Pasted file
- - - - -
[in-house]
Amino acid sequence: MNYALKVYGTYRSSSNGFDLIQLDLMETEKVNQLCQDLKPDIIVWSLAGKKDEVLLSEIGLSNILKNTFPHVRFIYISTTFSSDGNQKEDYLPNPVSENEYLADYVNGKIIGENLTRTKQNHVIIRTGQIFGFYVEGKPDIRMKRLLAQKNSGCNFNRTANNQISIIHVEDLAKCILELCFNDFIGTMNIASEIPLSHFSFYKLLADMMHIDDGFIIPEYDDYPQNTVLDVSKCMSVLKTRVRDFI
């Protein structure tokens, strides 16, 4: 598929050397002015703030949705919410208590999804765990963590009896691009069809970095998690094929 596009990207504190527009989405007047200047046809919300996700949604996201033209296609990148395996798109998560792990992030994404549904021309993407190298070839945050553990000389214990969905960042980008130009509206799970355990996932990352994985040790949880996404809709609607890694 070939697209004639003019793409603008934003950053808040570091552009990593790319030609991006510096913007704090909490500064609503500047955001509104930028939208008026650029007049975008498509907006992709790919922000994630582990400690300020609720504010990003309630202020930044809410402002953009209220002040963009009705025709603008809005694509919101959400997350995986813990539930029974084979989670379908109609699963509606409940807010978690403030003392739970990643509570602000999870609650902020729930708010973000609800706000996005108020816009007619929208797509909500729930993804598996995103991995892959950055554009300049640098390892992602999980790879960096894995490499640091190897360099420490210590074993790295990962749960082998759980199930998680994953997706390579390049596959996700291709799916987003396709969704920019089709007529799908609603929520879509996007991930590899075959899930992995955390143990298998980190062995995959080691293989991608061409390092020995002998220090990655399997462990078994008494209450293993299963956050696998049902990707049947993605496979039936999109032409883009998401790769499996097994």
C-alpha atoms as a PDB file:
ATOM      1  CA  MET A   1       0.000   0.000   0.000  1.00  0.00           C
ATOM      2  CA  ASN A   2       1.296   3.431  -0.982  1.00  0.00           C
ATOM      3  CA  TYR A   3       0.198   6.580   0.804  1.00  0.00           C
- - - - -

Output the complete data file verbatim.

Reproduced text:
[in-house]
Amino acid sequence: MNYALKVYGTYRSSSNGFDLIQLDLMETEKVNQLCQDLKPDIIVWSLAGKKDEVLLSEIGLSNILKNTFPHVRFIYISTTFSSDGNQKEDYLPNPVSENEYLADYVNGKIIGENLTRTKQNHVIIRTGQIFGFYVEGKPDIRMKRLLAQKNSGCNFNRTANNQISIIHVEDLAKCILELCFNDFIGTMNIASEIPLSHFSFYKLLADMMHIDDGFIIPEYDDYPQNTVLDVSKCMSVLKTRVRDFI
């Protein structure tokens, strides 16, 4: 598929050397002015703030949705919410208590999804765990963590009896691009069809970095998690094929 596009990207504190527009989405007047200047046809919300996700949604996201033209296609990148395996798109998560792990992030994404549904021309993407190298070839945050553990000389214990969905960042980008130009509206799970355990996932990352994985040790949880996404809709609607890694 070939697209004639003019793409603008934003950053808040570091552009990593790319030609991006510096913007704090909490500064609503500047955001509104930028939208008026650029007049975008498509907006992709790919922000994630582990400690300020609720504010990003309630202020930044809410402002953009209220002040963009009705025709603008809005694509919101959400997350995986813990539930029974084979989670379908109609699963509606409940807010978690403030003392739970990643509570602000999870609650902020729930708010973000609800706000996005108020816009007619929208797509909500729930993804598996995103991995892959950055554009300049640098390892992602999980790879960096894995490499640091190897360099420490210590074993790295990962749960082998759980199930998680994953997706390579390049596959996700291709799916987003396709969704920019089709007529799908609603929520879509996007991930590899075959899930992995955390143990298998980190062995995959080691293989991608061409390092020995002998220090990655399997462990078994008494209450293993299963956050696998049902990707049947993605496979039936999109032409883009998401790769499996097994």
C-alpha atoms as a PDB file:
ATOM      1  CA  MET A   1       0.000   0.000   0.000  1.00  0.00           C
ATOM      2  CA  ASN A   2       1.296   3.431  -0.982  1.00  0.00           C
ATOM      3  CA  TYR A   3       0.198   6.580   0.804  1.00  0.00           C